Welcome to the rest of the allium family! Green onions, leeks, and shallots are all popular garden additions and kitchen staples. Depending on your familiarity with these veggies, you may be ready to start growing right away – or you may have some questions. On this page we will give a general overview and, as always, if you think of anything we’ve missed, don’t hesitate to reach out.
Green onions are known by many names, including:
- bunching onions,
- salad onions,
- and in Canada and the UK, spring onions.
However, be careful, because in some places a “spring onion” is NOT truly a green onion though it does look and taste similar and can be used somewhat interchangeably.
The primary difference is that a true “green onion” is generally either a regular onion plant, that is harvested early or it is a different type of onion that was never meant to form a bulb. These types have long green tops and are known for their milder onion taste, with the most intense flavors concentrating in their white bottom flesh.
On the other hand, true “spring onions” will have a small bulb on the bottom portion which can be used similarly to a pearl onion, and can be red or white depending upon the plant’s variety. They are sweeter than regular onions, but their green ends have a more intense flavor than that of typical green onions. This difference is most apparent when the vegetables are eaten raw. If they are cooked, the flavors become significantly milder. Scallions are the green, stalk portions of either type of these alliums.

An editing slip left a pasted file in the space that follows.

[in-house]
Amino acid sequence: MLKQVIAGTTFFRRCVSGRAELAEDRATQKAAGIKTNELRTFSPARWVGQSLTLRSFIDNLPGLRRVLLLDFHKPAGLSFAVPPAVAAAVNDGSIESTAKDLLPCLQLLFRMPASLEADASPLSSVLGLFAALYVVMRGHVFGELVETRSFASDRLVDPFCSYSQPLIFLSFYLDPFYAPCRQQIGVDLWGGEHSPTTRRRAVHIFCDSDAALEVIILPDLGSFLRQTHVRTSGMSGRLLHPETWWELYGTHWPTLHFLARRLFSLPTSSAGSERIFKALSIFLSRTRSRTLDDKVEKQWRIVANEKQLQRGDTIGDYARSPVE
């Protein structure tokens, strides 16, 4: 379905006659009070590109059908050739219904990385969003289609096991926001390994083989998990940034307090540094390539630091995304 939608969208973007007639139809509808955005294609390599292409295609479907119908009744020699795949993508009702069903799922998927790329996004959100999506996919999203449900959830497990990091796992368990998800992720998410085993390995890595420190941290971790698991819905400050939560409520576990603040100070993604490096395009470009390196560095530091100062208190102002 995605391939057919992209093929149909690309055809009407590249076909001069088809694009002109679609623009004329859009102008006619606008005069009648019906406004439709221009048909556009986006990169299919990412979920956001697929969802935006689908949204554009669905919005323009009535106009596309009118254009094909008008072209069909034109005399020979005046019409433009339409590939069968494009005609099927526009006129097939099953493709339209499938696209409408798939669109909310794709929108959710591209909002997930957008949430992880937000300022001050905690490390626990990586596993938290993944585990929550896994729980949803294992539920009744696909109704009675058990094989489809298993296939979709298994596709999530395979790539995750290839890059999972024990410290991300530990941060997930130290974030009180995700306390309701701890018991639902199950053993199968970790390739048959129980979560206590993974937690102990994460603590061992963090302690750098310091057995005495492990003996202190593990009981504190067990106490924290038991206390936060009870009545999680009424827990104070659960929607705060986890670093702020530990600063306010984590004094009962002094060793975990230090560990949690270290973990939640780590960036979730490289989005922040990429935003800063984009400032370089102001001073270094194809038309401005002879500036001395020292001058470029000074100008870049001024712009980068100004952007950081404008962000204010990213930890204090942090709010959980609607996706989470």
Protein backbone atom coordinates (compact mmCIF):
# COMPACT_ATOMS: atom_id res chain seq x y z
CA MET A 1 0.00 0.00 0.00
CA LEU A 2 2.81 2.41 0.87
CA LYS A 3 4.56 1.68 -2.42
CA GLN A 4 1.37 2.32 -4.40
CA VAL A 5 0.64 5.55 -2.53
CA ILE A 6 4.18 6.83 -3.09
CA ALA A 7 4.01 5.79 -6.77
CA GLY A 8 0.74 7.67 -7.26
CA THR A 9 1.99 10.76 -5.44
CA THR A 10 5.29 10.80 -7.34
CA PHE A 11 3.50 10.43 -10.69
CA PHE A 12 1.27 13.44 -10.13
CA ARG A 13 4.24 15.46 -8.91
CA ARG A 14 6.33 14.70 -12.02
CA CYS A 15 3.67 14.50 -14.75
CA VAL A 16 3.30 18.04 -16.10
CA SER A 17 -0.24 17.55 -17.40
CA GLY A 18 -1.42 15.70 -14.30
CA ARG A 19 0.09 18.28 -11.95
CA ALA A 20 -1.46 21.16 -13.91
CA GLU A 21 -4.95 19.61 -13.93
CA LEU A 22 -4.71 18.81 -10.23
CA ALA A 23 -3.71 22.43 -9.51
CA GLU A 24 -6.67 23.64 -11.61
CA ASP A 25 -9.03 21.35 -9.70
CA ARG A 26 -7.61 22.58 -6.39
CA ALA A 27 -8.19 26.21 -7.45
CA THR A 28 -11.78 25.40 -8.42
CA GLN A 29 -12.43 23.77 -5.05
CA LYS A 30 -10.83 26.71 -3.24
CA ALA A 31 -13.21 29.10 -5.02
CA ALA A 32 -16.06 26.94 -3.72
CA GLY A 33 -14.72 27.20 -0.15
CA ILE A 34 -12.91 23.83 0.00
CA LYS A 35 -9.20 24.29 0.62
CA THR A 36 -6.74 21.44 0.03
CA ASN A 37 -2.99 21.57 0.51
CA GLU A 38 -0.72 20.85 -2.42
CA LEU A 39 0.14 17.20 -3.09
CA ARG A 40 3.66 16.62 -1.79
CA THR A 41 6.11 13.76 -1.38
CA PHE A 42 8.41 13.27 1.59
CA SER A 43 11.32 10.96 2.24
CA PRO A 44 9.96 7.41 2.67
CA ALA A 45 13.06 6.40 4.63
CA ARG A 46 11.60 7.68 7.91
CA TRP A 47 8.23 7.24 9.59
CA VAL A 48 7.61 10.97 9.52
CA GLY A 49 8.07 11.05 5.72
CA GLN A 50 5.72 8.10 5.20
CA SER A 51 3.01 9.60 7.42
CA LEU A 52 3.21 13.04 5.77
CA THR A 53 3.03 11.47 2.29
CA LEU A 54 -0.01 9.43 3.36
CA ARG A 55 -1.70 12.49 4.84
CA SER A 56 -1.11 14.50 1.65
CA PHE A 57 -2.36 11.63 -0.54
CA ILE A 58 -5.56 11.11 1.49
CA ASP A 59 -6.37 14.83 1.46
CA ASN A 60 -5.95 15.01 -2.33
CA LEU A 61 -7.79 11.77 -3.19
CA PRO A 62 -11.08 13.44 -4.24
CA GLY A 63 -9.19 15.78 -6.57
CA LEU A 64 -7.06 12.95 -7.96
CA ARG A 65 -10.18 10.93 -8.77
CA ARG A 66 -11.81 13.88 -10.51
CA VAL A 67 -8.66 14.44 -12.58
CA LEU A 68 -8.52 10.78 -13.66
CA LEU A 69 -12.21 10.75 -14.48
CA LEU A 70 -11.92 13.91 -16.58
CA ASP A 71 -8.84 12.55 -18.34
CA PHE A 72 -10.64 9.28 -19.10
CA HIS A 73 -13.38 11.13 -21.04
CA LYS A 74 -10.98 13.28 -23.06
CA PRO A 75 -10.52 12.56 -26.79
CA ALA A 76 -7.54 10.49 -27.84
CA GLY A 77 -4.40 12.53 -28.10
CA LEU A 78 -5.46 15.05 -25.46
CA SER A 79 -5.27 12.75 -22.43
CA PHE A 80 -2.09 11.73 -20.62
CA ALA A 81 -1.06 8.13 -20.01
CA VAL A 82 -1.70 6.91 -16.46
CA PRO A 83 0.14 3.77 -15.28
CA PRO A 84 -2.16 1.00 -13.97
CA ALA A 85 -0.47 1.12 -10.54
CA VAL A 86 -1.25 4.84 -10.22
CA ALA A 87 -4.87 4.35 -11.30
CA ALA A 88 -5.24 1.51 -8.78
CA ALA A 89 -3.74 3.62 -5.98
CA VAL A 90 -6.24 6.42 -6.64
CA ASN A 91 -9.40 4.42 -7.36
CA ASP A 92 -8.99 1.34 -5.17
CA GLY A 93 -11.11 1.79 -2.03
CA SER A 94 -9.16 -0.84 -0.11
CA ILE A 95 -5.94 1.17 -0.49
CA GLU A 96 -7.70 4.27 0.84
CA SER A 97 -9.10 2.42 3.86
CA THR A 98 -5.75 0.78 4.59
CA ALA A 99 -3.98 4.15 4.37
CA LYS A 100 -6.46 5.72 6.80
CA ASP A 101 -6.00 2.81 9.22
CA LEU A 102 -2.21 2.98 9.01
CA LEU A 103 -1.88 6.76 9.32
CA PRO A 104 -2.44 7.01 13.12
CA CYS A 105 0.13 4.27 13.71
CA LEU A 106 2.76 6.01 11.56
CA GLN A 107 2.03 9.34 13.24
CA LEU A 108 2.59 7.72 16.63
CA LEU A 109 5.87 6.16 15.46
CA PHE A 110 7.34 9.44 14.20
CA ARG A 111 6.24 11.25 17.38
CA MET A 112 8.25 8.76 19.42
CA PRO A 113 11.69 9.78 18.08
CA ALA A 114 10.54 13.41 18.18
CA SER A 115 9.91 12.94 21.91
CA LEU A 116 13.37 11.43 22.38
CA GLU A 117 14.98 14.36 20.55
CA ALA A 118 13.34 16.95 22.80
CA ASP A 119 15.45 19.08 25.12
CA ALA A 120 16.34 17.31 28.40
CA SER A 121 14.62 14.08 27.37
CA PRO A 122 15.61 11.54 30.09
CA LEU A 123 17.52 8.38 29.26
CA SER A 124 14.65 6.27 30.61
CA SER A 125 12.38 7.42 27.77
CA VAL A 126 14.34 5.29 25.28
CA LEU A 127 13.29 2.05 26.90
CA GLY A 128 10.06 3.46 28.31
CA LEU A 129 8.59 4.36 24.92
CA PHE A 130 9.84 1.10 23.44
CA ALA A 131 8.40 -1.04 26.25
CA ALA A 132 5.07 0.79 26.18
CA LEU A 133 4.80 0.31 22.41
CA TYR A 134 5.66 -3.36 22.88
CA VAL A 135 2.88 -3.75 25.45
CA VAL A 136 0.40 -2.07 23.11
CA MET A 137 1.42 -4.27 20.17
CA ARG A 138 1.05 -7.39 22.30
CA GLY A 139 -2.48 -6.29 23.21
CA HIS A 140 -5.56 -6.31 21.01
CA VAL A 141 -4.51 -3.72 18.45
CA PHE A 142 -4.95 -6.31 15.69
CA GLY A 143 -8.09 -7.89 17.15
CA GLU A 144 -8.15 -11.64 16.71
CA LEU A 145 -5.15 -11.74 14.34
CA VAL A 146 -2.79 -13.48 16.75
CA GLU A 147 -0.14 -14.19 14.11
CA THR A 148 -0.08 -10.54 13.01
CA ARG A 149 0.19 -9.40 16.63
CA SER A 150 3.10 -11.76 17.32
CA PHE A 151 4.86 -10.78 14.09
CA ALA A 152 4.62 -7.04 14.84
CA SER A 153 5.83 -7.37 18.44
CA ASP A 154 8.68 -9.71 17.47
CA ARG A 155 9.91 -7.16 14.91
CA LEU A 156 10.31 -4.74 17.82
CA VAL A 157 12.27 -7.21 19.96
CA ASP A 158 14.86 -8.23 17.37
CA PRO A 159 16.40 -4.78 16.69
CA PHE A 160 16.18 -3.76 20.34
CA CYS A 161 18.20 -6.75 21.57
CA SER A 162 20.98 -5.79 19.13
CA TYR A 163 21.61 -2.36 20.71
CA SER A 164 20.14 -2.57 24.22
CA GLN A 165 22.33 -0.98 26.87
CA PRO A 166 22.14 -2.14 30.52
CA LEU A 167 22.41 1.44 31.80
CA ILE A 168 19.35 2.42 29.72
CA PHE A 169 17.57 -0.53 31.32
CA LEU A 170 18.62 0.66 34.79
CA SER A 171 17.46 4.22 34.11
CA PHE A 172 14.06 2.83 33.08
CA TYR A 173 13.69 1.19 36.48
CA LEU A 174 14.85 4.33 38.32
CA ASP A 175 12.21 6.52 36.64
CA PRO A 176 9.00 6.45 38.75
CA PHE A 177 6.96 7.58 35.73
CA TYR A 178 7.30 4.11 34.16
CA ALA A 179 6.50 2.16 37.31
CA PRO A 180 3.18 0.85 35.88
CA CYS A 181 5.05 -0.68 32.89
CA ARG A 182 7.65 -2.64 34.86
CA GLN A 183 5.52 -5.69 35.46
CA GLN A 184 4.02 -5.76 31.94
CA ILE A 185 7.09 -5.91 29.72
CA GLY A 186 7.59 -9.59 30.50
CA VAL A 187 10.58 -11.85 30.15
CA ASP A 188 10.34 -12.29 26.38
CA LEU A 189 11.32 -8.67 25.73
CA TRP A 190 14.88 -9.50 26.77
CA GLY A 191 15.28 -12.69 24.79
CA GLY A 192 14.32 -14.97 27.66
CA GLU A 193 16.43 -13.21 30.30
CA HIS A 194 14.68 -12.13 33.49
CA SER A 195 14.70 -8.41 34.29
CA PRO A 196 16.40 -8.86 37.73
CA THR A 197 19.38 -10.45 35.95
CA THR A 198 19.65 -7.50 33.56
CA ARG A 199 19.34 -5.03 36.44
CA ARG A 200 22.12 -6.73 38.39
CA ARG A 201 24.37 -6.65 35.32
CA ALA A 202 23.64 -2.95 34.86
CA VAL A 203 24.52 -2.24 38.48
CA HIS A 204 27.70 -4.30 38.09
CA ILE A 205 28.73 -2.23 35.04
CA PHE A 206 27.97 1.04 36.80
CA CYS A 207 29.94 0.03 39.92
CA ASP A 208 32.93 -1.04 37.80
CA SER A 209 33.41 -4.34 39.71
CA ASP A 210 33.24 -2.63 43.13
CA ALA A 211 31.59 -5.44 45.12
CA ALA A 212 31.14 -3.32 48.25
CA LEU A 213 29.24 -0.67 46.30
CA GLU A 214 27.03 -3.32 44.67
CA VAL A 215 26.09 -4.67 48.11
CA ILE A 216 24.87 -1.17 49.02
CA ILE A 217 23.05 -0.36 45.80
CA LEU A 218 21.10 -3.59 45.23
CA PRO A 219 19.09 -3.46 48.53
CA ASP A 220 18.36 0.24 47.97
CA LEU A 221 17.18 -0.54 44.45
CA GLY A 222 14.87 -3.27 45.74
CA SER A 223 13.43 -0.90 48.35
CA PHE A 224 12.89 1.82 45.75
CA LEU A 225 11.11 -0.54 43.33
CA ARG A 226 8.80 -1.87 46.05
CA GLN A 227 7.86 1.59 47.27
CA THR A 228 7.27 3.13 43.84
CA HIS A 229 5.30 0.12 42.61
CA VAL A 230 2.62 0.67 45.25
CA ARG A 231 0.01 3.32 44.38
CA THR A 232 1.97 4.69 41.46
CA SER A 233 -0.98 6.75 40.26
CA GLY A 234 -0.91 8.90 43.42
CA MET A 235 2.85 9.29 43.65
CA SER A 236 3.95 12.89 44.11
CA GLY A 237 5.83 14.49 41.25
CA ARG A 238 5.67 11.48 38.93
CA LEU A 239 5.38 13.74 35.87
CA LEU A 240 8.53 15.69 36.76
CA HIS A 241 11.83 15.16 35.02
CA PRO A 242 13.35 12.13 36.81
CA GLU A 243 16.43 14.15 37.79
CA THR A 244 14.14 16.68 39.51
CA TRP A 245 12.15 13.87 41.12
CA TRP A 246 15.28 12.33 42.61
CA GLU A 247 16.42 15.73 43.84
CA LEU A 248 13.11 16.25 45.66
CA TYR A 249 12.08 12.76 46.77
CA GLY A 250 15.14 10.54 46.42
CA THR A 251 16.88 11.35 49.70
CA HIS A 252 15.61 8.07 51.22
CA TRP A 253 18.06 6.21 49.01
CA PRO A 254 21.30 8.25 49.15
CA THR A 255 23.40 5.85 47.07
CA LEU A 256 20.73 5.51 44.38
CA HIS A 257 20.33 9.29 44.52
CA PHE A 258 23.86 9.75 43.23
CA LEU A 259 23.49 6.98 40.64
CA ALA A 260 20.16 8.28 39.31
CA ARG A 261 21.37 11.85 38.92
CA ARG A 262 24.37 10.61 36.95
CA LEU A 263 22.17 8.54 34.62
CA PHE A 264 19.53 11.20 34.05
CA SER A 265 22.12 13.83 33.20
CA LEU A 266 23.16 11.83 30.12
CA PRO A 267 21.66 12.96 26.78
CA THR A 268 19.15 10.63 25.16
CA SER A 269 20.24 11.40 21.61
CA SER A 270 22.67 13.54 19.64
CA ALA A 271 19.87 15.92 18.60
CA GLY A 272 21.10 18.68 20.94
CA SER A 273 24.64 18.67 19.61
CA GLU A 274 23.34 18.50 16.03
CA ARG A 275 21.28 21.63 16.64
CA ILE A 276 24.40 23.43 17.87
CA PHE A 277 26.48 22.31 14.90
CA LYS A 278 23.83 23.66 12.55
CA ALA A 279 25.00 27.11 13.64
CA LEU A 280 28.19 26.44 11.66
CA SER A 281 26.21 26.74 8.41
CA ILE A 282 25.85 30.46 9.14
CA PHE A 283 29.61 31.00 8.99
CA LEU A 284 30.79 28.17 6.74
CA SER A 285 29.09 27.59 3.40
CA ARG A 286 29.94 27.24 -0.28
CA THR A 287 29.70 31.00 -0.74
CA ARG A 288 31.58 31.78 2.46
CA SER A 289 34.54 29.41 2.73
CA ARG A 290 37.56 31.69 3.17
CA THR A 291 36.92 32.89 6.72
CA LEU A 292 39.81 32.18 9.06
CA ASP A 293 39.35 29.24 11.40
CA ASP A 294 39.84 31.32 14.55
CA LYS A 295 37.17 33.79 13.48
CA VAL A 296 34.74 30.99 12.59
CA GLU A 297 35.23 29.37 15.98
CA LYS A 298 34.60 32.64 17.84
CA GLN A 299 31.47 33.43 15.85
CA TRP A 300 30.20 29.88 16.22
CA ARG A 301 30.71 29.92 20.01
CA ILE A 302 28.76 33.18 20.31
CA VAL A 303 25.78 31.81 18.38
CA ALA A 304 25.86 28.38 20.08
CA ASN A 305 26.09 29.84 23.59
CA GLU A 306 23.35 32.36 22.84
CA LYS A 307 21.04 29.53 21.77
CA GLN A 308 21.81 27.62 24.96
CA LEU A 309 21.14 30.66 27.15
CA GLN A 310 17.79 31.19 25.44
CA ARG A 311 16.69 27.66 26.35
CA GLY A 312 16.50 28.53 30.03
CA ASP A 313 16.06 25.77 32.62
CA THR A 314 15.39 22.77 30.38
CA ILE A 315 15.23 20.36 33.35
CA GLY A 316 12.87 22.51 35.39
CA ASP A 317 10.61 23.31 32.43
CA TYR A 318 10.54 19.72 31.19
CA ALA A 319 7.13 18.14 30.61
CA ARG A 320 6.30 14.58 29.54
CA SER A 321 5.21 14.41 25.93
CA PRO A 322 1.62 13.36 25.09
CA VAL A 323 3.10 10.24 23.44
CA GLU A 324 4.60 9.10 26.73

While green onions are relatively common, leeks do not typically enjoy the same familiarity. Often known as one of the more costly vegetables in the grocery store, leeks are a favorite among chefs but rarely purchased for the home. This makes their delicate flavor that much more of a treat when you can grow them in your own backyard! With a taste that is similar to that of an onion but much milder yet complex, leeks make an excellent addition to soups and stews and are also delicious on their own, such as right off the grill. In the Middle Ages, leeks were even prepared with honey as an all-natural cold remedy.
Frequently said to have a flavor reminiscent of a cross between common garlic and a sweeter, milder onion, the fragrant shallot rounds out our dive into the allium family. Somewhat resembling its relative, the red onion, shallot bulbs tends to have burgundy, copper or gray skin. However, once you open the shallot, you’ll quickly see it more closely resembles a bulb of garlic with its multiple cloves. Unlike onions, shallots do not grow in rings. A large shallot bulb may contain four to six cloves, while a small bulb will likely contain up to three cloves. When cooking, the way to account for shallots in a recipe is to use one entire bulb (all of the shallot cloves) for each shallot called for in your recipe’s instructions.
- When & Where You Should Grow
- Growing from Seeds
- Growing from Transplants
- Direct Sowing
- Watering & Mulching
- Companion Planting
- Common Pests & Diseases
- Harvesting & Storing
- Saving Seeds
- Best Variety for You
Start Growing Green Onions, Leeks, and Shallots
One notable characteristic of these members of the allium family is that gardeners love them because they are such easy crops to grow at home! Known for their ability to thrive whether started from seed, “set” or transplant. Moreover, whether you plant them indoors or outside, alliums are willful germinators that you can expect to thrive for years and years.
When and Where Should You Grow Onions, Leeks and Shallots?